Thursday, February 01, 2007

New Regs for Salmon River C/R Areas?

New York State's Department of Environmental Conservation has proposed some interesting changes to the regulations for the upper and lower fly fishing areas of the Salmon River. These are among my favorite places to fish that river, and although these changes would effect how I fish them (and, likely, my success rate), I think it is a positive change and I support it. The proposal below is taken directly from their web site:

Proposal: Allowable fishing tackle in the special regulations fly fishing catch and release (C/R) areas on the Salmon River in Oswego County.

Proposal Description: Require that the weight of the fly line must carry the fly rather than the weight of the fly or supplemental weight carrying the line while casting and require that the fly line (non-backing) be at least 20 feet in length. Floating and sinking fly lines are allowed as are combination floating/sinking fly lines such as a sink-tip. Use of added weight or weighted flies are still allowed.

Rationale for Proposal: Use of small diameter “running lines” in the fly fishing areas has resulted in many anglers using supplamental weight as the primary means of propelling the fly while casting. This technique is more akin to drift fishing with monofilament line than to traditional fly fishing and results in overcrowding, and generally impedes the traditional fly fishing activities that these areas were originally intended to provide.

I spoke with someone at DEC and he told me that the response -- both online and from talking to anglers at these locations -- has been generally favorable. I started writing a detailed opinion about this topic but actually found a really great discussion on the Lake Ontario Steelhead Association web site. They have more of a vested interest than I, and I enjoyed this site and discussion:

No added weight in the Upper and Lower fly zone year round, EXCEPT, Weighted flies, sink tip lines or looped in sink tips. Use or running line or low weight level line (Non tapered) is not allowed. Level or running line is allowed if a shooting head or at last 20 feet is attached tot he front end. Essentially DEC wants to have a situation where the angler has to make a FLY cast with what ever configuration they are fishing with so the transfer of energy is between the rod and fly line, not cast/lobbed by the added weight. This reg I think needs some work. They've used the words "Traditional". But the definition of fly fishing traditional is truly very broad. Anglers have been adding some kind of weight to a floating fly line and leader since the dawn of fly fishing. The use of sinking lines and sinking tips and weighted flies might not be any less traditional then a simple tapered floating line and leader. The other problem I see with this reg is that it skews the technique of Indicator fishing that is more of a vertical presentation, very deadly....and not a technique that fouls hooks fish very often This is where an angler will add some shot just below the float or indicator before the fly....and true nymphing ,. . I guess this could be achieved with a small section of lead core, but we'd have to think about it. We are hearing all kinds of rattling on this where some folks want it NO weight added at all.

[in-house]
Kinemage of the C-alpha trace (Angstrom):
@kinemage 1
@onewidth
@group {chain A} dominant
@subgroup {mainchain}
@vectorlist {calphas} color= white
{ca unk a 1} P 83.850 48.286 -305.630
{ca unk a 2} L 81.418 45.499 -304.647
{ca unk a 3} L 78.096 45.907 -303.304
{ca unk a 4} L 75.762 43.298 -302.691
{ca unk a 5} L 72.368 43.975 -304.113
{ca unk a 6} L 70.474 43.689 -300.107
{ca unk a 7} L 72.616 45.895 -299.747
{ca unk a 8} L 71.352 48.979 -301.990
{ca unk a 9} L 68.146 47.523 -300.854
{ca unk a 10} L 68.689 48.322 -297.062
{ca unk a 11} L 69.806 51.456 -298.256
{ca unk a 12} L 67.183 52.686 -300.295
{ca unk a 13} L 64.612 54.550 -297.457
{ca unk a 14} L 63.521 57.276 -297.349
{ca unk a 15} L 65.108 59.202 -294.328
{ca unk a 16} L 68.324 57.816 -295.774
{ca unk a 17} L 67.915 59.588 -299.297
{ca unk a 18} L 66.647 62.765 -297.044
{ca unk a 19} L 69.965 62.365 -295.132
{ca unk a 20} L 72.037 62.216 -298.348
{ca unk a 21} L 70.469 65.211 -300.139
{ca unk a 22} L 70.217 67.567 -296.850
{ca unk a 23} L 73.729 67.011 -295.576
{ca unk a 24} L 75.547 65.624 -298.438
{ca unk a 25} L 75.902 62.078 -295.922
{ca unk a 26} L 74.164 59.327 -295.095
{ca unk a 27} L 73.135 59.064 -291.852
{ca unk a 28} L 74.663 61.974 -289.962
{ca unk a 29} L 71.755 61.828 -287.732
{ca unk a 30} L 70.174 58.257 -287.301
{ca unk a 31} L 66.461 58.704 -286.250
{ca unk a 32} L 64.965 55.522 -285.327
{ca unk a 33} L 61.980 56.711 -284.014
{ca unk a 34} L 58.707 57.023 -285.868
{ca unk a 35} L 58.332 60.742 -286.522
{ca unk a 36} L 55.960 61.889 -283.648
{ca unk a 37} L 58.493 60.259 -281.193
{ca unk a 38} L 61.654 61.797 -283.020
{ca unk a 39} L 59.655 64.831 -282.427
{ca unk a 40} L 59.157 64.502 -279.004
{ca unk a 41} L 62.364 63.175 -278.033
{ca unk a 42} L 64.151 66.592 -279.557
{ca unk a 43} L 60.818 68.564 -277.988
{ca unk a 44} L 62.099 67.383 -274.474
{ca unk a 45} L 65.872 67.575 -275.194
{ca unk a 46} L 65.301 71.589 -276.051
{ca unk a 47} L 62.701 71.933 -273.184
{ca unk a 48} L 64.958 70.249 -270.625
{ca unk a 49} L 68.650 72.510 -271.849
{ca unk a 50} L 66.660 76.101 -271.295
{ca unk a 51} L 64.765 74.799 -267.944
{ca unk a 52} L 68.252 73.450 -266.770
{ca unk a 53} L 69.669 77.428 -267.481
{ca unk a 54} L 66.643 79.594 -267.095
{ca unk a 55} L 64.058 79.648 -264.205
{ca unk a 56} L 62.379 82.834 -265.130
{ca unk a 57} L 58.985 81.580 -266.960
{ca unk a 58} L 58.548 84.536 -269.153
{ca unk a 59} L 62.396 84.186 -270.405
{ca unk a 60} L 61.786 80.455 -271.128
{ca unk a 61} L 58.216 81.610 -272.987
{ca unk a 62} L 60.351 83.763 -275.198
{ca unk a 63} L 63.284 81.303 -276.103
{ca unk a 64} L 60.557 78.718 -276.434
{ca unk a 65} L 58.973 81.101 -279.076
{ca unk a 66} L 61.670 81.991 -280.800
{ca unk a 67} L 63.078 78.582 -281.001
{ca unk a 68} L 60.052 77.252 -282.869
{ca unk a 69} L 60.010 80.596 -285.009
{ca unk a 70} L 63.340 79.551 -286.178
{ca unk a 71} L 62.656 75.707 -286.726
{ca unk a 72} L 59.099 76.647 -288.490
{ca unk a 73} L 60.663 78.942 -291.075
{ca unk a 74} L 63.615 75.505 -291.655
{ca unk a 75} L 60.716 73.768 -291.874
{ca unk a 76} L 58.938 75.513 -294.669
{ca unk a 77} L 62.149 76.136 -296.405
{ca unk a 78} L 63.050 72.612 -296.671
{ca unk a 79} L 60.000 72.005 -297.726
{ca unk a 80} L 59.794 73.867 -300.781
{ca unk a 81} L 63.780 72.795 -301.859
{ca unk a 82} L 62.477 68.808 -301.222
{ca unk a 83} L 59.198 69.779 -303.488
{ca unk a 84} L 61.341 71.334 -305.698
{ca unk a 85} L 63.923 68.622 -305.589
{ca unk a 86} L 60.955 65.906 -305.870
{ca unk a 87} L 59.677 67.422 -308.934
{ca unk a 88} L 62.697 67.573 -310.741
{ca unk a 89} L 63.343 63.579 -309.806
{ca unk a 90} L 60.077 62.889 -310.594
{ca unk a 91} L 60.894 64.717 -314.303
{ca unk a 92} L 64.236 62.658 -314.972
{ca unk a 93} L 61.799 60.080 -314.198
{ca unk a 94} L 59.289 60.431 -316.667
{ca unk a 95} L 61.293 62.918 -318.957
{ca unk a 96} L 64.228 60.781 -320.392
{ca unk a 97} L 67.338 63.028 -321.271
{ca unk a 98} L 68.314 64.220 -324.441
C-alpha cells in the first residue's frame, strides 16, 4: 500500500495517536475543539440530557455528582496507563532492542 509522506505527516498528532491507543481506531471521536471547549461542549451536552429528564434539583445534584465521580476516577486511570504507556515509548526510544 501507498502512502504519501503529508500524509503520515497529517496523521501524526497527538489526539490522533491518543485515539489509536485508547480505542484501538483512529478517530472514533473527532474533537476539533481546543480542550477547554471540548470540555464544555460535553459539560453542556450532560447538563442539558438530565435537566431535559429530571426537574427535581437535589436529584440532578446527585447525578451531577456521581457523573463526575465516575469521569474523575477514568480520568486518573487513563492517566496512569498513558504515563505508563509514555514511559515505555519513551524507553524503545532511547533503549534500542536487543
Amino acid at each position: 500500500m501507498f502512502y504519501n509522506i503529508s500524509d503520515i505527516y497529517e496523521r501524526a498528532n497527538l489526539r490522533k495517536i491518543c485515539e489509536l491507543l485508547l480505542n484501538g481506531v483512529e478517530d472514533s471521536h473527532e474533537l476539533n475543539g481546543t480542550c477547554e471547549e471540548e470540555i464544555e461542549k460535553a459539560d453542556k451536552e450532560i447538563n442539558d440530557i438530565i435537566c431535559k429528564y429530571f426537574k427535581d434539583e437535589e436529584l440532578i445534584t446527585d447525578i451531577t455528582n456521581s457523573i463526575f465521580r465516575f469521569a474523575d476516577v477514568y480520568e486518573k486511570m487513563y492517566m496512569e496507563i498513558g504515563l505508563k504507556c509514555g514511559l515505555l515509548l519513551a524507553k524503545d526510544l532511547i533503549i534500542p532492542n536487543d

But ...and this is MY you may or may not agree. If we take the chuck and duck with running line and heavy weight out of the fly zone, then the FZ's can truly become a leaning place for anglers....and I'd like to see several techniques still be in play, like no weight, sinking lines, sinking tips, nymphing techniques, shooting heads, and yes indicator fishing. You still in my opinion have to promote fishing success. If you went total NO weight for these zones...that would work fine in summer but the LFZ is closed, and in late fall through winter, you be in a casting practice zone, because very limited success would be generated to get a steelhead to move to a fly in 33 degree water that is several feet above his head. I don't see the progress in doing that. Rather have anglers learn the many different fly fishing techniques to match the conditions of the river that day. Cold water, high water, medium or low water. The key is can you make a fly cast to the target where the rod generates energy to the fly line to cast your offering...rather then have to lob the attached weight....which isn't any kind of true fly cast.

We talked to Fran Verdoliva at length on this...and he's now considering a 'Focus group" to meet a few times at the hatchery. The focus group would consist of different stakeholders from the trib anglers and maybe supporting businesses. Guides as well as rec anglers. This group would drive construction of the proper regulation that enhances the fishery and the fly zones, yet takes away techniques that doesn't start with a true (and maybe true or real fly cast is better then traditional). We'll have to see how that plays out. A reg is not needed to punish should be to enhance the fishery, and enhancement should include angler success.

I will follow this closely, and I hope the focus group includes people from LOSA and others who give serious thought not just to catching as many fish as possible, but to improving the fishery for the future.

(Photo above is my friend Steve battling a King Salmon at the upper fly fishing area.)

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